ps. I considered the original question to have been mostly answered in post #2. ie. It's VERY complicated.
     
  10. Oct 6, 2018 #9
    I think you are right with this. As it seems, tungsten can be considered a proper 'nuclear material' since it is in use for long (google up 'demon core'). I could not find any negative effects, like -for example - for Cobalt, which is practically banned from reactors, despite being a well known useful component of many alloys. So, I too think it'll be about the high cost for not enough benefit.

    If there is no cooling, then a meltdown cannot be contained in the RPV, regardless the materials used. If there is cooling, then any decent steel can can do the trick. So let's go with the steel can, and add more concrete to the primary containment... I guess.
     
  11. Oct 6, 2018 #10
    Good idea, it's possible to invent the system of tungsten tubes under reactor, which will separate the melted core into several fluxes, subcritical each of them, and direct them into different cooled places under reactor.
    World production of tungsten, about 40000 tons/year, is not very big but probably will not make a big bareer for such project.

    Another potentially possible way of using tungsten is using W184 isotope for shells of fuel rods in the core. It has capture cross section about 0.5 barns compared to ~20 barns of natural tungsten isotopes mixture.
     
  12. Oct 6, 2018 #11

    OmCheeto

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    Gold Member

    Yay!
    Wow! I read the wiki entry on it. Hilarious and sad, at the same time.
    What about silver? It has the best thermal conductivity I could find. You just need a whole lot more money, and assume that there is going to be an accident.
    After my nap yesterday, watching 6 hours of "Rick and Morty" reruns, and a full nights sleep, I researched how many reactor vessels were breached. I only came up with Chernobyl and 3 of the Fukushima Daiichi vessels.
    I was surprised to see that the Three Mile Island vessel was never breached, even though 19,000 kg of the core melted! [ref]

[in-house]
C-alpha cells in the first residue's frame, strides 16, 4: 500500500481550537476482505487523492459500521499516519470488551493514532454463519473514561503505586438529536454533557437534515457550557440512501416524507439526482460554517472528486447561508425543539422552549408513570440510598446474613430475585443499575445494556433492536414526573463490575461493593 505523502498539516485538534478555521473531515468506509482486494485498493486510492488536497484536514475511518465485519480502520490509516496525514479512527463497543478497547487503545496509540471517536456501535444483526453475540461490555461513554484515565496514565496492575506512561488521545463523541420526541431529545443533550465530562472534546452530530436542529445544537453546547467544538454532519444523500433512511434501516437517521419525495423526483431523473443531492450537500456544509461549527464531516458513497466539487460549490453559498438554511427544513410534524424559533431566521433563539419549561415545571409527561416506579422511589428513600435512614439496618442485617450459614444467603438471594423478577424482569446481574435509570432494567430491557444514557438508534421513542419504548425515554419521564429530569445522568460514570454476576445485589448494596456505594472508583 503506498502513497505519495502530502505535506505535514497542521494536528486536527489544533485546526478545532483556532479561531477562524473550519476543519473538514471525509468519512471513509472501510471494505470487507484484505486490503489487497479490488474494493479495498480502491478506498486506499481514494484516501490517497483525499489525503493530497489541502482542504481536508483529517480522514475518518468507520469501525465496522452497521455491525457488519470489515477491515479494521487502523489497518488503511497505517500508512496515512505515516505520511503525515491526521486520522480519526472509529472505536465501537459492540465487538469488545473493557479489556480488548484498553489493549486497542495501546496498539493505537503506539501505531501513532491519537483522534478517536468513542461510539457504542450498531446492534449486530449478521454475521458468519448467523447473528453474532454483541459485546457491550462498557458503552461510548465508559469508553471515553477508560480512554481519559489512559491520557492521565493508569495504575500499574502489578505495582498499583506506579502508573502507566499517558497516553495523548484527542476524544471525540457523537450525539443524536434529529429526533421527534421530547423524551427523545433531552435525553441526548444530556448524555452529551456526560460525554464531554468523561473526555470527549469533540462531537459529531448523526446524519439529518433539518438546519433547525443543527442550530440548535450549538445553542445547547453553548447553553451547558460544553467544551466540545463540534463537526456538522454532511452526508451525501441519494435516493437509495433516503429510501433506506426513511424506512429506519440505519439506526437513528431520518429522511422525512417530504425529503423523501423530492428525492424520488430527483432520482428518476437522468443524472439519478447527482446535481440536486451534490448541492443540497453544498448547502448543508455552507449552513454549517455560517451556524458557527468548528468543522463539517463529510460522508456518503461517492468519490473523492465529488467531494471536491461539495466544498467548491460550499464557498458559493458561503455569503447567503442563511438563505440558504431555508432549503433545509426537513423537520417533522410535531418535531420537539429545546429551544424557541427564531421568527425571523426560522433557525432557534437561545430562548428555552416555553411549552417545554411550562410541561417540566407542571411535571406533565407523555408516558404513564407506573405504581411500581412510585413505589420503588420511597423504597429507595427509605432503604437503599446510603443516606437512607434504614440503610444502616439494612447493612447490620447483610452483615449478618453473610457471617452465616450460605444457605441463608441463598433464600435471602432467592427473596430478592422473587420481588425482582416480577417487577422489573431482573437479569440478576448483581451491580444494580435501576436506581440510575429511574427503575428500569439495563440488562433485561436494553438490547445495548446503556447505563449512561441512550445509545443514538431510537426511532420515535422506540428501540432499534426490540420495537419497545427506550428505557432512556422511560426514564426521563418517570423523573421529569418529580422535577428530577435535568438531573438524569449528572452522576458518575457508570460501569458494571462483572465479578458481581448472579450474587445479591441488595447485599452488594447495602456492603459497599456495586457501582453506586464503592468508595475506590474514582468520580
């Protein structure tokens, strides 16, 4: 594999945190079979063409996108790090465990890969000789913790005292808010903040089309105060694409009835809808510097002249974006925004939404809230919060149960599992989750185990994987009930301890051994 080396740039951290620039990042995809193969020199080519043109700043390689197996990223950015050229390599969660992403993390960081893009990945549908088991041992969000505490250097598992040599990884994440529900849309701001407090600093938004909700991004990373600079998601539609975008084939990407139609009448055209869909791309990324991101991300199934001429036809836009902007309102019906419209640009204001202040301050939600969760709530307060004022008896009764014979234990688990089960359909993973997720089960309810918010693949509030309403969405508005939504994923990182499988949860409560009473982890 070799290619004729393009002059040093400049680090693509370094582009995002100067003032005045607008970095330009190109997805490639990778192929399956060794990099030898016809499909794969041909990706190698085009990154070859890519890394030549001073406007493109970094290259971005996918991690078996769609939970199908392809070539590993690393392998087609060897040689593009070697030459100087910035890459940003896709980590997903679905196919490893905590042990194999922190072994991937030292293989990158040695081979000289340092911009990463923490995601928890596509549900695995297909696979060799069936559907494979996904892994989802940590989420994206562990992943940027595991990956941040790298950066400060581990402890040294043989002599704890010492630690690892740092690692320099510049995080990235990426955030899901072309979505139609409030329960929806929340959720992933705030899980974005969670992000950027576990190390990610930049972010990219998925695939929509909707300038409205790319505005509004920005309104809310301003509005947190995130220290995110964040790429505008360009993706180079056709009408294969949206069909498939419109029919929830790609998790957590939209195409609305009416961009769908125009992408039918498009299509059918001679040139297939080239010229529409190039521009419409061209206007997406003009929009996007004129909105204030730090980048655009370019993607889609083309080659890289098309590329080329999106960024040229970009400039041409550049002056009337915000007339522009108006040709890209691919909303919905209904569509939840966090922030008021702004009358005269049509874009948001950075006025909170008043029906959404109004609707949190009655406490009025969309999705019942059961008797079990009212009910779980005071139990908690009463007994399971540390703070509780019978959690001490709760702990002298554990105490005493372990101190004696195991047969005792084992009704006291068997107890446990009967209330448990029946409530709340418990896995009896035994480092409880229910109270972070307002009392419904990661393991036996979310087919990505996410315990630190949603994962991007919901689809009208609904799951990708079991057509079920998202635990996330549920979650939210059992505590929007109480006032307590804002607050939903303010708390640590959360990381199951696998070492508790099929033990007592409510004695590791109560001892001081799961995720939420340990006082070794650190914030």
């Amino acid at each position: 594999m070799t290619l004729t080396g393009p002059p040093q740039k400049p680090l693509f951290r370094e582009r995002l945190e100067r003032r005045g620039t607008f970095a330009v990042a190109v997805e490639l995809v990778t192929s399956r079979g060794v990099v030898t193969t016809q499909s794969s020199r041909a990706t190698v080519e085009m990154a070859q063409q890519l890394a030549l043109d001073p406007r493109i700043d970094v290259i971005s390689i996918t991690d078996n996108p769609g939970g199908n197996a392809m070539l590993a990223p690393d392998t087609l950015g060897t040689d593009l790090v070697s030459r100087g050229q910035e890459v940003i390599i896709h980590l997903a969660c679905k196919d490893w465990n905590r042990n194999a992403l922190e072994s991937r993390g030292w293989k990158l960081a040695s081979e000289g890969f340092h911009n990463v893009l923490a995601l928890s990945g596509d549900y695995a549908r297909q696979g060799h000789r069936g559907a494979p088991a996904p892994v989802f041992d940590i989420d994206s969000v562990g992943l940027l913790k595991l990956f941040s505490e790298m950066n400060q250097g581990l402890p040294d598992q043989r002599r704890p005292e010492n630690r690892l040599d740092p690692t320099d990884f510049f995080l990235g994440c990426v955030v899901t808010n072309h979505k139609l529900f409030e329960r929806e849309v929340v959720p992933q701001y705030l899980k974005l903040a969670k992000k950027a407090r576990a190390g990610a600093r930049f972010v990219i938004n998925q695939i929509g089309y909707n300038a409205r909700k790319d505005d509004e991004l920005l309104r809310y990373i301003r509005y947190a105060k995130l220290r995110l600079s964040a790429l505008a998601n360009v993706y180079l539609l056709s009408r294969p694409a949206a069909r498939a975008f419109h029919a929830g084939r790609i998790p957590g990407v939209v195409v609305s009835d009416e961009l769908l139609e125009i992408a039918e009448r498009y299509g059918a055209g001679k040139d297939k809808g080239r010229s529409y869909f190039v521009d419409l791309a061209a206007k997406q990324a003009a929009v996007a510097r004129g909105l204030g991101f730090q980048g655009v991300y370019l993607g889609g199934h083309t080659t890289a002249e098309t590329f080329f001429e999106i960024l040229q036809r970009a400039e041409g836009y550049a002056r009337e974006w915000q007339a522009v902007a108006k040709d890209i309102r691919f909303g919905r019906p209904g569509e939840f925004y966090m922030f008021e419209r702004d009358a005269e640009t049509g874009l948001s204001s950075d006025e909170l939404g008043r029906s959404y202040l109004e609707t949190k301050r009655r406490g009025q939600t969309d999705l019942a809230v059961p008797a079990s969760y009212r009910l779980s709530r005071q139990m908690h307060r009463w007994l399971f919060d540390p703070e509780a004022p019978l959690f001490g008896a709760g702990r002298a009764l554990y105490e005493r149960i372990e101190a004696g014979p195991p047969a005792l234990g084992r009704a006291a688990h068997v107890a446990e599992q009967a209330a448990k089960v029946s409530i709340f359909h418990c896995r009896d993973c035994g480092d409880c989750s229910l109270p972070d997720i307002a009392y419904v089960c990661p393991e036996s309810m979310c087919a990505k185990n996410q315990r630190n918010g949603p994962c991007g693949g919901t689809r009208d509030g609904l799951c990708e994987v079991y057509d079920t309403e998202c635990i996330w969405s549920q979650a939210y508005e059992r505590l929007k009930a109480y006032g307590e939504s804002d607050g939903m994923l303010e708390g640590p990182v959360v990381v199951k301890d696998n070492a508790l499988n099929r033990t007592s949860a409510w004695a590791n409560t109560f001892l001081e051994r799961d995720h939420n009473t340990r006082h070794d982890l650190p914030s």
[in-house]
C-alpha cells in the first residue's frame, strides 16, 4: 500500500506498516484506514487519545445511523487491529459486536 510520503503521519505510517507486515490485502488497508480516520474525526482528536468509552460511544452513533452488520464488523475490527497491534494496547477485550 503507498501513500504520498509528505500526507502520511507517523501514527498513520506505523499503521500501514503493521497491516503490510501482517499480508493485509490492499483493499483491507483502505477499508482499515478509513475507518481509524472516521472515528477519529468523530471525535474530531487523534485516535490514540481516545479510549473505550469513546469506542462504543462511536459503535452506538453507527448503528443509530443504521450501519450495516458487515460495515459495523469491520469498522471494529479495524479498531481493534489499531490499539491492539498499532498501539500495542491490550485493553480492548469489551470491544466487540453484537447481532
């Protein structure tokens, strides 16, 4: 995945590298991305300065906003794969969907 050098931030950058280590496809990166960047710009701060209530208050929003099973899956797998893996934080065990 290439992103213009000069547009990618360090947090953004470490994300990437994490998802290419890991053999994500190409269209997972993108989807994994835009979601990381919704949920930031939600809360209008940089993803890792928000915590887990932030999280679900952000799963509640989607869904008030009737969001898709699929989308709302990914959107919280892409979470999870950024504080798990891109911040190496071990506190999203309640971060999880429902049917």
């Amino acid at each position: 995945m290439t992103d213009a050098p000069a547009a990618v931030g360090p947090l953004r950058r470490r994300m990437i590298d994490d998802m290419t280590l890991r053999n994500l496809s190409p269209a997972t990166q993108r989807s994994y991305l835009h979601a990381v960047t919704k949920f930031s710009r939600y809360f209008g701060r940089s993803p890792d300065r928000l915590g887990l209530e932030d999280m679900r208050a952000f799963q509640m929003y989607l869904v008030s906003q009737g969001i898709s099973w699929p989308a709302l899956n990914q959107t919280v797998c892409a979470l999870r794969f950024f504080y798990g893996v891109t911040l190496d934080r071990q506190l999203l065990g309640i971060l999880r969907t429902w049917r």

Good lord!

    One strange thing I found out about the Three Mile Island "Corium" was that it was 70% Uranium by weight. [same ref as above]
    I guess I've been out of the industry too long, as that sounded like quite a healthy concentration to not be critical.

    I was going to research that some more at our Japan Earthquake: nuclear plants thread to find what I was not understanding, but it's over 7 years old, and has nearly 16,000 comments. :oldsurprised:

    Complicated, is an understatement, IMHO.
     
  13. Oct 9, 2018 #12
    If you want to consider why or why not something was used, the first consideration often is money.
     
  14. Oct 9, 2018 #13
    I think this is it. The vessel is designed to maintain the coolant pressure, and keep the fuel submerged in the coolant. While it is much nicer post-accident cleanup if the fuel remains in the vessel (as TMI) it wasn't a design criterion for the vessels.

    Regarding ex-vessel "core catcher" this was considered by the US regulators in the 1960s. David Okrent's book goes into this in some detail. See NRC ADAMS website, search for accession number ML090630275, "On The History of the Evolution of Light Water Reactor Safety in the United States".

    https://www.nrc.gov/docs/ML0906/ML090630275.html

    By the way, this document is fascinating if you have an interest in the history of nuclear regulations in the US. But be warned it is over 1000 pages.
     
  15. Oct 12, 2018 #14
    I was thinking about using W for small rocket nozzles. In researching its properties I found that W is very brittle and therefore difficult to work unless it is very pure. In order to spin, bend & forge tungsten it needs to be something like 99.99% pure. In contrast to most industrial metals, that's a pretty unforgiving specification. Making a vessel out of many, many tons of a 99.99% (again, that's just an order of magnitude guess) elemental metal has got to be a very expensive proposition. Also, W has a density of 19.35 g/cm^3, slightly greater than gold, so unless a thinner W PV is sufficiently strong compared with steel, etc., you would also need stronger materials for all the structures that support the PV. There are alloys of W that melt at higher temperatures and resist the tendency to creep under tensile force at high temperatures. They are used to make impeller blades in military jet engines. The alloy is a mixture of tungsten and rhenium. The latter is one of the rarest natural materials in the periodic table, so unless you have a DOD contract, you're not going to be using rhenium to build big pressure vessels.